If you apply the amount to your monthly premium, you get the benefit of lower monthly payments throughout the year. If you apply some or all of your tax credit to next year’s tax return, you increase your chance of getting money back at tax time.

    • Are there other cost savings I could qualify for?
      • Yes. In addition to the tax credit that reduces your monthly premium payment, you may qualify for cost sharing reductions. If you qualify for these, you will pay lower out-of-pocket deductibles, copayments and coinsurance if you choose a health plan from the Silver category.

    • What if I qualify for cost savings through the Marketplace and my income changes after I enroll?
      • When you enroll, you estimate your earnings for next year, and this estimate determines your cost savings. You must report any income change, up or down, that impacts your eligibility for cost savings to the Marketplace at in Ohio, Indiana and West Virginia and at in Kentucky. Otherwise, you may miss out on the cost savings or end up owing money if you no longer qualify for the cost savings.

        So, if your income changes your estimated earnings for the year, for example, through a job change or job loss, you should report it to the Marketplace.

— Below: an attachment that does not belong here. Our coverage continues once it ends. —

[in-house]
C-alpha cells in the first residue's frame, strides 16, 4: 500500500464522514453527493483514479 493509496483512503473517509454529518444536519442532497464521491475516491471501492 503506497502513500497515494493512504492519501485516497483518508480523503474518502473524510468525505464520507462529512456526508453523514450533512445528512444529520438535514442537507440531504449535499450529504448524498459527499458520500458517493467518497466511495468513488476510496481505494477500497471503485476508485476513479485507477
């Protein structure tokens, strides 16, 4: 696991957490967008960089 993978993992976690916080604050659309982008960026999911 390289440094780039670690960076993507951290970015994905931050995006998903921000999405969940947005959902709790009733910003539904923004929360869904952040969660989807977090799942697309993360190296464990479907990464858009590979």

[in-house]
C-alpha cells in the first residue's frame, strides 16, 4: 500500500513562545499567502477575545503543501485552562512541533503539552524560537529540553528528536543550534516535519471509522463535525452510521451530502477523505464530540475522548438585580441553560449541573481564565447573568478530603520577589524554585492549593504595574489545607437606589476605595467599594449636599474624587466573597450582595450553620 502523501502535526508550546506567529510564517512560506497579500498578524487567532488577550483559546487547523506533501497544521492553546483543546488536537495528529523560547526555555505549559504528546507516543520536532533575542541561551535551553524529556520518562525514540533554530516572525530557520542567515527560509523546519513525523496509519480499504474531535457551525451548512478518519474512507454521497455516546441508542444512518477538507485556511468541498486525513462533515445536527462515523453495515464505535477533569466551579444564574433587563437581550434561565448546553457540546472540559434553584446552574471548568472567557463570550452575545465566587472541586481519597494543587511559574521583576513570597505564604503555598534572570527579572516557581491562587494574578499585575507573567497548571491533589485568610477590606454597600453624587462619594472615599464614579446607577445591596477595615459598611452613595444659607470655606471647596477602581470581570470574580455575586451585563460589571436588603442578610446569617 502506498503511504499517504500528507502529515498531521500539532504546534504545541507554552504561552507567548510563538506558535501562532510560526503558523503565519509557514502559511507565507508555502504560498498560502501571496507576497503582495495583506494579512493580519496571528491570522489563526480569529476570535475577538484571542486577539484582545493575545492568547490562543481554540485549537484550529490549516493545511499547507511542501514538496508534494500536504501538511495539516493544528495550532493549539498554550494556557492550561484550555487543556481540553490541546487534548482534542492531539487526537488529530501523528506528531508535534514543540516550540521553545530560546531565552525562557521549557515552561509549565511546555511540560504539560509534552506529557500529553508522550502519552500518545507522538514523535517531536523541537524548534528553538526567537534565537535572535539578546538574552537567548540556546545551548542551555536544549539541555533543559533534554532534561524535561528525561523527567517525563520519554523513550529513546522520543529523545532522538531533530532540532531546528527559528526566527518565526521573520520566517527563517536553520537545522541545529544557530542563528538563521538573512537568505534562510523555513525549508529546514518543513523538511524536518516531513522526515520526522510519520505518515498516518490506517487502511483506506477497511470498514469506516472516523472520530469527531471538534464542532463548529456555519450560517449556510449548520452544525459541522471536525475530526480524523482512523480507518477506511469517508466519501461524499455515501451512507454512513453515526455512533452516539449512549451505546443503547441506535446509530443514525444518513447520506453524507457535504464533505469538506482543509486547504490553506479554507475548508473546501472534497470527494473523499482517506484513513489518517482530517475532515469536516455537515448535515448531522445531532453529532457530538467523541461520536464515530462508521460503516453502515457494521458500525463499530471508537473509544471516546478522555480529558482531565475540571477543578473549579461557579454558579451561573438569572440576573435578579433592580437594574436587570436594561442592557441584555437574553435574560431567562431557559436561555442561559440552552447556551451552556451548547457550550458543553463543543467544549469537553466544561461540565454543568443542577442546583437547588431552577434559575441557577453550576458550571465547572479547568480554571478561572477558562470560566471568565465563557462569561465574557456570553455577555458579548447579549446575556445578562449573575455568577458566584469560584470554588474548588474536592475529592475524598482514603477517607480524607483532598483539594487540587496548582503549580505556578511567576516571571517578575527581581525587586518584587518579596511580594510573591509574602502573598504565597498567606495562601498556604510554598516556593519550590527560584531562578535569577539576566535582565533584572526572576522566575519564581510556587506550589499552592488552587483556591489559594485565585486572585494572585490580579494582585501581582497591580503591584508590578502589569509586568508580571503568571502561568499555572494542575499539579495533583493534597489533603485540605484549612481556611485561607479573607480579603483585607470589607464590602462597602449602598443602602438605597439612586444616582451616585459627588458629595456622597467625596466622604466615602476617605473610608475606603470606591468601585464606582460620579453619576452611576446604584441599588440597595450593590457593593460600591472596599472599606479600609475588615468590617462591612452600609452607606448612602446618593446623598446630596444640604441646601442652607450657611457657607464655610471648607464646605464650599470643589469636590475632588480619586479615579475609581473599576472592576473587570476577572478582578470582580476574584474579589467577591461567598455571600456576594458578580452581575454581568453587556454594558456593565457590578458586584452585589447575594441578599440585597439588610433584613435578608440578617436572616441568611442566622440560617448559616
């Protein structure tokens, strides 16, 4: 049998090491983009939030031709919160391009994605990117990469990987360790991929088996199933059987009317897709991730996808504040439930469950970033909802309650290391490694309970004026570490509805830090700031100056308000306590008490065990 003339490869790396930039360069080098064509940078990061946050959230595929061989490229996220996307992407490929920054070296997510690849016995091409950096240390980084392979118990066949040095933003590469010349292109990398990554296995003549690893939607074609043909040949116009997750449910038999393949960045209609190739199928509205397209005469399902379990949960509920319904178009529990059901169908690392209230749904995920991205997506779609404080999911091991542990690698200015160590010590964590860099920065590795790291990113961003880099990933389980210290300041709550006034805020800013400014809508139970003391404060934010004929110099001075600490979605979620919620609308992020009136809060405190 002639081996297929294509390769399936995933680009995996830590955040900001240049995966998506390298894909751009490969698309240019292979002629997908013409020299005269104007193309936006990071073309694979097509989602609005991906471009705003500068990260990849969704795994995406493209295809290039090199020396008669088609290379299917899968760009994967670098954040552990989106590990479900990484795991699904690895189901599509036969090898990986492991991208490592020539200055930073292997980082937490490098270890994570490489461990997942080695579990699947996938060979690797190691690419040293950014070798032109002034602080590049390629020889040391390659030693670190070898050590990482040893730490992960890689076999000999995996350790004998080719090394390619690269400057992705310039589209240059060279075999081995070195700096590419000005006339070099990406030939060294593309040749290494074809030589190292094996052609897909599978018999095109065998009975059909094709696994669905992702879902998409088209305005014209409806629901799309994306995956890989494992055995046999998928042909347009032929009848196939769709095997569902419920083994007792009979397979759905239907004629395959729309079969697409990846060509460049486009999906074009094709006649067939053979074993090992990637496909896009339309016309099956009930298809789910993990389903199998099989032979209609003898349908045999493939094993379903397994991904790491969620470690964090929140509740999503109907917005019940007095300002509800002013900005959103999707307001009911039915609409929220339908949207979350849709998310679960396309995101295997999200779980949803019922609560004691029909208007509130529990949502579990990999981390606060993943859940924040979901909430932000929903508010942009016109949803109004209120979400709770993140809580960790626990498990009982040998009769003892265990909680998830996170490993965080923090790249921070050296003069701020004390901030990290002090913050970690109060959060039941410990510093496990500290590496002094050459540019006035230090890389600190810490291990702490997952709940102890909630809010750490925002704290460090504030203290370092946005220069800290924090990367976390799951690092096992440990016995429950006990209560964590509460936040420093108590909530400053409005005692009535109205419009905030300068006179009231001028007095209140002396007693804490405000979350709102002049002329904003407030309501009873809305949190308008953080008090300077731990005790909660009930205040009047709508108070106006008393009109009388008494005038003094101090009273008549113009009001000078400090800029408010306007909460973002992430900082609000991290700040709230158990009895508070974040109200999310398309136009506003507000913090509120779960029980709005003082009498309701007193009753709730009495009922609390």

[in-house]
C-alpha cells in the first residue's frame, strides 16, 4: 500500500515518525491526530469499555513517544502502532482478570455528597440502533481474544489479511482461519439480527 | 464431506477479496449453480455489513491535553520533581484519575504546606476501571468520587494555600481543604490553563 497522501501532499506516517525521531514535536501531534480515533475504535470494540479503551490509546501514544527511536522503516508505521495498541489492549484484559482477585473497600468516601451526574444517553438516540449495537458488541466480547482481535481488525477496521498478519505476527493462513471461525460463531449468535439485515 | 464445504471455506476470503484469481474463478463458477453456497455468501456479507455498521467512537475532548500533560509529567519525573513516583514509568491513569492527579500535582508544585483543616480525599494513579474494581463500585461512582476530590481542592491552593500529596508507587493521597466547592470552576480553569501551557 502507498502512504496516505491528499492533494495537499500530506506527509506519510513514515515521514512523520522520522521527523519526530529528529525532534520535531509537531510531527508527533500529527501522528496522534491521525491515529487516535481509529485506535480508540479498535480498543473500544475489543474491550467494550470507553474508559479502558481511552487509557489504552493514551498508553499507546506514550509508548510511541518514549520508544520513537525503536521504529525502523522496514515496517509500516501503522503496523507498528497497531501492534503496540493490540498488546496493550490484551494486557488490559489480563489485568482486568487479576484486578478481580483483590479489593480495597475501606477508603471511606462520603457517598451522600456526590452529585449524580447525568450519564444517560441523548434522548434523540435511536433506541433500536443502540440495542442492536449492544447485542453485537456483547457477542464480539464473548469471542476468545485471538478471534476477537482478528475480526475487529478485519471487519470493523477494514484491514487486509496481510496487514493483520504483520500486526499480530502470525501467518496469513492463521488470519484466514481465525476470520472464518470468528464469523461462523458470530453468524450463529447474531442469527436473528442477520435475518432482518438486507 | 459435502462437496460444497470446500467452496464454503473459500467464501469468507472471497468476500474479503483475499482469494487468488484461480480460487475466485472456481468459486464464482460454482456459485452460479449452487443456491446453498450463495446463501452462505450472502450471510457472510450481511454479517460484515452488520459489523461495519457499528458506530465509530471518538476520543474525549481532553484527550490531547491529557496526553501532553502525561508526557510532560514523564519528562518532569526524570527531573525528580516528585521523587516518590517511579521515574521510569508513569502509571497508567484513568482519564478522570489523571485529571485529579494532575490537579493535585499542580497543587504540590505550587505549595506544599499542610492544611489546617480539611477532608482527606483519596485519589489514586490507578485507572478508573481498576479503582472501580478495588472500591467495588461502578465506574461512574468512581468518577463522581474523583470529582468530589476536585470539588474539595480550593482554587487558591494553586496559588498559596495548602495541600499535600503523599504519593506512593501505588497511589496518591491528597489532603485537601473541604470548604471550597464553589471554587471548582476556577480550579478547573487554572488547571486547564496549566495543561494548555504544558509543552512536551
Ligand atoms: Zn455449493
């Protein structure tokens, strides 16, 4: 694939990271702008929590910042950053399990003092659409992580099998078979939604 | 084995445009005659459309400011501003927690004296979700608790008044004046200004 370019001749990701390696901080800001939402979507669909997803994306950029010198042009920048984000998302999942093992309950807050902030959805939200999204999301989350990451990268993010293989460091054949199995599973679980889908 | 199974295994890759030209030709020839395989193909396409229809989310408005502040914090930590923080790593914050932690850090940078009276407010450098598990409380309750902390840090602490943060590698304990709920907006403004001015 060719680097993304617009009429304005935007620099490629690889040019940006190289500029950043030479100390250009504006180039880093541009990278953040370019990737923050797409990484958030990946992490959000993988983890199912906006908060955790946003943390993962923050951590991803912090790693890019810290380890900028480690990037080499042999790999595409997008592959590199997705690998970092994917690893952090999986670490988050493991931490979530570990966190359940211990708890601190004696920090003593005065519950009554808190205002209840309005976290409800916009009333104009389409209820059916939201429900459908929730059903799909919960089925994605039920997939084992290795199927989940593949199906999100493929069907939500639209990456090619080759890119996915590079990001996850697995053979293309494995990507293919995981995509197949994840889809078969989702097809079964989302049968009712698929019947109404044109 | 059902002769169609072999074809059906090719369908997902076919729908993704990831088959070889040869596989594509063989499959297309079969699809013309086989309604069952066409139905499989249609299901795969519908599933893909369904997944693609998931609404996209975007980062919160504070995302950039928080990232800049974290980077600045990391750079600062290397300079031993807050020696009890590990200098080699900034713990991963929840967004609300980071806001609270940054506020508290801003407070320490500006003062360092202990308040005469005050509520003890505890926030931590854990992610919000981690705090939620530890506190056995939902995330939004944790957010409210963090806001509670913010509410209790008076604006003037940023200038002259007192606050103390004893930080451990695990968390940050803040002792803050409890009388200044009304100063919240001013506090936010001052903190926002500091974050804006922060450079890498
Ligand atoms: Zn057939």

You must also notify the Marketplace in the following situations:

        • If you become pregnant
        • If you have a baby
        • If your address or phone number changes
        • If your immigration status changes
        • If your marital status changes
        • If you become eligible for other health care coverage
    • How much is the penalty if I don’t have health insurance?
      • If you don't have health insurance coverage, you may have to pay a penalty at tax time. This penalty is also referred to as the "individual responsibility payment" or "individual mandate." You also have to pay for all of your health care.

        The penalty takes effect starting with your 2015 federal income tax return. Most people will file this return in 2016.

        The penalty in 2015 is calculated in one of the following ways. If you or your dependents don’t have qualifying insurance, you'll pay whichever of these amounts is higher:

        • 2 percent of your yearly household income
        • $325 per person for the year ($162.50 per child under 18)

        The penalty increases every year. In 2016, you’ll pay whichever of these amounts is higher: 2.5 percent of income or $695 per person ($347.50 per child under 18). After that it's adjusted for inflation.